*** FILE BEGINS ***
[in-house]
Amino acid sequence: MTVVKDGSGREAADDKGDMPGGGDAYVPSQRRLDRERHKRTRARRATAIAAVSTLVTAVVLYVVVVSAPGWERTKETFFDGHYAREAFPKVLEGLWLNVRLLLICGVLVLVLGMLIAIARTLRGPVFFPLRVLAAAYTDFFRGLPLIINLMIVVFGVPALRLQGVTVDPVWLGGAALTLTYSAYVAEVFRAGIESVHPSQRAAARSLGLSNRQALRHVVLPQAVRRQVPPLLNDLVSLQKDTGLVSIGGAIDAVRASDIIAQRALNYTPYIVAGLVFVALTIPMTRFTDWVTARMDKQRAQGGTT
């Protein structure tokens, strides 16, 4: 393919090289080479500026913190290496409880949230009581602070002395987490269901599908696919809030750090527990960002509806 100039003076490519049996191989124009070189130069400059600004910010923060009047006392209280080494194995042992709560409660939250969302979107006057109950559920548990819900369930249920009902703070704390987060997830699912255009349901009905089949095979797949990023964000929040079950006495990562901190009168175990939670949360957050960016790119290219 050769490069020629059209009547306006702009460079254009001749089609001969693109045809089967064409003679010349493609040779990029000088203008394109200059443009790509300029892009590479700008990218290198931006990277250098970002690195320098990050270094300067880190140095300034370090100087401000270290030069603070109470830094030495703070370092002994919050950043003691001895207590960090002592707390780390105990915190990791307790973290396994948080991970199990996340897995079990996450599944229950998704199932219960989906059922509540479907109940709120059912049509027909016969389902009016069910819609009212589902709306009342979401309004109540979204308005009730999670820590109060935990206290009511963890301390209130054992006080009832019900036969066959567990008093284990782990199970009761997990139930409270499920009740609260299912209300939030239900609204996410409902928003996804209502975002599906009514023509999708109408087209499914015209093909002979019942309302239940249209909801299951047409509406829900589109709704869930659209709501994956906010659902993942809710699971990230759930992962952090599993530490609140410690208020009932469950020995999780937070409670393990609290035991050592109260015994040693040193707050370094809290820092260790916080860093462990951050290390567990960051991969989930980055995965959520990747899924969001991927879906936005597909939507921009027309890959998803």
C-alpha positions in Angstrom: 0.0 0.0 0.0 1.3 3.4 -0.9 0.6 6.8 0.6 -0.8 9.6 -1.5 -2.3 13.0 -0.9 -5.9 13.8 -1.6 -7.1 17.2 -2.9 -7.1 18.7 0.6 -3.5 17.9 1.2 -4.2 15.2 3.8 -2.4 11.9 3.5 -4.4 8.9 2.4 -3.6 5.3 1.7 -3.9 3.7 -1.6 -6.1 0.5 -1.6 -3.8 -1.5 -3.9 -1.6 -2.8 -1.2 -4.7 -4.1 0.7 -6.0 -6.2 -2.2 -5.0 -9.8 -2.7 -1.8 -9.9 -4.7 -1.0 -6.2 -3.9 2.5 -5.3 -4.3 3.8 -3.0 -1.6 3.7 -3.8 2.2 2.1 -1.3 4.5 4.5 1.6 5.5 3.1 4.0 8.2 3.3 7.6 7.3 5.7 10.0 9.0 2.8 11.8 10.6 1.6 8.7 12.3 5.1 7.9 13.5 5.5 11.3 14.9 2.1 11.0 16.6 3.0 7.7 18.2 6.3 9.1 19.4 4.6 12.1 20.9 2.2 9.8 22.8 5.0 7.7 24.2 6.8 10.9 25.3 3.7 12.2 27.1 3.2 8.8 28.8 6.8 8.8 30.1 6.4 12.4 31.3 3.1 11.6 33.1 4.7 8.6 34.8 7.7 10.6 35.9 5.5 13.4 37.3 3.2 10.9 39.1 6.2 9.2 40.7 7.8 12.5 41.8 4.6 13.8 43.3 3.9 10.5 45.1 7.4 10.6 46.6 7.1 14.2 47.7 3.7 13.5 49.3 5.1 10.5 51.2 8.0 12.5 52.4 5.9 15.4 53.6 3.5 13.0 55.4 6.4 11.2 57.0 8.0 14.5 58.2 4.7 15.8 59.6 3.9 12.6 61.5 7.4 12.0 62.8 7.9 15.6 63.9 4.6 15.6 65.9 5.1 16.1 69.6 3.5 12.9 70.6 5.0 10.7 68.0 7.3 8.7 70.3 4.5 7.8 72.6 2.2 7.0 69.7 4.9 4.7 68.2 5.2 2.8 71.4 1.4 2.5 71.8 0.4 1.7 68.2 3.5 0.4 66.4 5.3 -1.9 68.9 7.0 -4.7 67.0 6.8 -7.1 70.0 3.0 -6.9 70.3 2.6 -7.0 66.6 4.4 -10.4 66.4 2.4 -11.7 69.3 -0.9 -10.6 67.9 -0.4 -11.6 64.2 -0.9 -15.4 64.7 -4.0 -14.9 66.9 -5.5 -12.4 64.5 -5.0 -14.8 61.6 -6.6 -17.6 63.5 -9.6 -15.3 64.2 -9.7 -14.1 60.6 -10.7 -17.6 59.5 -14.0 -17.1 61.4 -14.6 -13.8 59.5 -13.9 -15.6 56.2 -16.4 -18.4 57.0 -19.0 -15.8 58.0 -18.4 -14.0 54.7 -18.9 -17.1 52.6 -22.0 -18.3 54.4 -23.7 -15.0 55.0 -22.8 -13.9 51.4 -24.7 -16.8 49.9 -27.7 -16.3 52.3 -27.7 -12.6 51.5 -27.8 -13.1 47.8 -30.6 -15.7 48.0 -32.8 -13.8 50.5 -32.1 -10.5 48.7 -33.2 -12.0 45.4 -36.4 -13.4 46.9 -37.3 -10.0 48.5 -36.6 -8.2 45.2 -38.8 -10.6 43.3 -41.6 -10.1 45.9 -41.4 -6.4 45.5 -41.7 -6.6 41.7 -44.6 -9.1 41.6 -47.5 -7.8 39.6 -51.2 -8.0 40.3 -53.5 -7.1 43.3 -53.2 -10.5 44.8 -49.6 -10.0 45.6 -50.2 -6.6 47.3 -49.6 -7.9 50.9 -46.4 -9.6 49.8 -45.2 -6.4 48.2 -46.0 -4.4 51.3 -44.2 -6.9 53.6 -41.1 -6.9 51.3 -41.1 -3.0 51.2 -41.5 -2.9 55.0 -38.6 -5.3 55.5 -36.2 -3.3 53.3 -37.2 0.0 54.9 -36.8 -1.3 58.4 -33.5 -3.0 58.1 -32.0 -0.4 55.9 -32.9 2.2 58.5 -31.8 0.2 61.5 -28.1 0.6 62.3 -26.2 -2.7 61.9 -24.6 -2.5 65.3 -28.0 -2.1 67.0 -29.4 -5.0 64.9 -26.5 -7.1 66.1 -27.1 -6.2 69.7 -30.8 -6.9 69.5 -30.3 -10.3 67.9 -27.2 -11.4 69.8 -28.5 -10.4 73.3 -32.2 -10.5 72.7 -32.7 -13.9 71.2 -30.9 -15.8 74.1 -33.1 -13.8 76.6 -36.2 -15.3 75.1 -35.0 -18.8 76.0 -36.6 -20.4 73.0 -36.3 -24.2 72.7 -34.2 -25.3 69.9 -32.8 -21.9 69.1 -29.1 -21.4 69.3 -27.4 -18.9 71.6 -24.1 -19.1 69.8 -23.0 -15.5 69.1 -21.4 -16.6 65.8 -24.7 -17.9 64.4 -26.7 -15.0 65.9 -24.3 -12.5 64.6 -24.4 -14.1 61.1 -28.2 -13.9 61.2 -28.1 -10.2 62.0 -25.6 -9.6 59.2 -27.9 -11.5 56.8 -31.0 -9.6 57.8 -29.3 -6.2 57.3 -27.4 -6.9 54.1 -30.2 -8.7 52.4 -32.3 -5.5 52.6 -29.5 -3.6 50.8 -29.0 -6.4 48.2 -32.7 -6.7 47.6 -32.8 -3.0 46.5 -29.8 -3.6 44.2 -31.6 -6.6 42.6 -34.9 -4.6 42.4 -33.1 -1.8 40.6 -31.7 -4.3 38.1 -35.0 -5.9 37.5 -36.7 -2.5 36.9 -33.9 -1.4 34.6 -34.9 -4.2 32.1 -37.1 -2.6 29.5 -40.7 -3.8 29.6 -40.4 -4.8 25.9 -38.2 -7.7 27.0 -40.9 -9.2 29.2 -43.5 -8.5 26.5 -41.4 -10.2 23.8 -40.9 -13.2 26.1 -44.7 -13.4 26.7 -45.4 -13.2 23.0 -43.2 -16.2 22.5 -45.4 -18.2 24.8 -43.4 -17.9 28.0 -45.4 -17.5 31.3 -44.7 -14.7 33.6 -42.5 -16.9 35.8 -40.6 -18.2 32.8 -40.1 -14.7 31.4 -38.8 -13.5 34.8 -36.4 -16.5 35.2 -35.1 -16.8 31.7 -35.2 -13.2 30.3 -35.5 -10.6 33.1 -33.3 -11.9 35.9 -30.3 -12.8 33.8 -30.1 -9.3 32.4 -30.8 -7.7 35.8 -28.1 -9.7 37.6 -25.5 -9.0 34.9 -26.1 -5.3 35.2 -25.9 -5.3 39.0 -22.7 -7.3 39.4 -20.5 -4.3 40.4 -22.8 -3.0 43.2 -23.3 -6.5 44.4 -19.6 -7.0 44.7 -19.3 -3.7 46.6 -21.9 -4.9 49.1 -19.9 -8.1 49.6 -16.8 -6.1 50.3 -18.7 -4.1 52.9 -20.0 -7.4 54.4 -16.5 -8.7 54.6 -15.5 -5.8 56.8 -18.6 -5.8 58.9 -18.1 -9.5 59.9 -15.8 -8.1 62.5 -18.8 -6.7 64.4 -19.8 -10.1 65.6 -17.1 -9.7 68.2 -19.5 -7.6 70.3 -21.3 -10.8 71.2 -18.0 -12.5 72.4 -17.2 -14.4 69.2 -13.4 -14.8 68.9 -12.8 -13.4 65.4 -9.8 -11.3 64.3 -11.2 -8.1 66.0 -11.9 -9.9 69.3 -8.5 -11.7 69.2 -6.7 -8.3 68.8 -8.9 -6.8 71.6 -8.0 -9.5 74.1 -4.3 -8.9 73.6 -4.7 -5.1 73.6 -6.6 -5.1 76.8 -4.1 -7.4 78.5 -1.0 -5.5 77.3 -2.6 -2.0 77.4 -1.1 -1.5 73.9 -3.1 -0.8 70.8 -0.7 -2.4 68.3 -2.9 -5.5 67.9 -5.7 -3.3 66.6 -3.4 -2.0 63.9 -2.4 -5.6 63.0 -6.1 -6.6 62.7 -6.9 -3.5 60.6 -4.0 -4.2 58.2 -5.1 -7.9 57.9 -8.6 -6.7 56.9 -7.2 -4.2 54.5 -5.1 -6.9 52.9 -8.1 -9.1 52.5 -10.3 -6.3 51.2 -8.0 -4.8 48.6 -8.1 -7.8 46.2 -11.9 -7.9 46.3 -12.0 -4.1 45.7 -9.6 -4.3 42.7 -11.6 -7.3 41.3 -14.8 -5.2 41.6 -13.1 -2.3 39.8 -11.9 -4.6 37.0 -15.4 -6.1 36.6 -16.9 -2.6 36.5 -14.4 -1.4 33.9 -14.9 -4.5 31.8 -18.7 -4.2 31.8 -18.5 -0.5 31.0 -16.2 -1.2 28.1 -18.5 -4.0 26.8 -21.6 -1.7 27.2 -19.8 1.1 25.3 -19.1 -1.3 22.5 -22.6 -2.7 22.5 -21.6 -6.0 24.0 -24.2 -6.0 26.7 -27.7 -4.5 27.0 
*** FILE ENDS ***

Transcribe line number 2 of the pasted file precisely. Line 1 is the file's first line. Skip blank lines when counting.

Amino acid sequence: MTVVKDGSGREAADDKGDMPGGGDAYVPSQRRLDRERHKRTRARRATAIAAVSTLVTAVVLYVVVVSAPGWERTKETFFDGHYAREAFPKVLEGLWLNVRLLLICGVLVLVLGMLIAIARTLRGPVFFPLRVLAAAYTDFFRGLPLIINLMIVVFGVPALRLQGVTVDPVWLGGAALTLTYSAYVAEVFRAGIESVHPSQRAAARSLGLSNRQALRHVVLPQAVRRQVPPLLNDLVSLQKDTGLVSIGGAIDAVRASDIIAQRALNYTPYIVAGLVFVALTIPMTRFTDWVTARMDKQRAQGGTT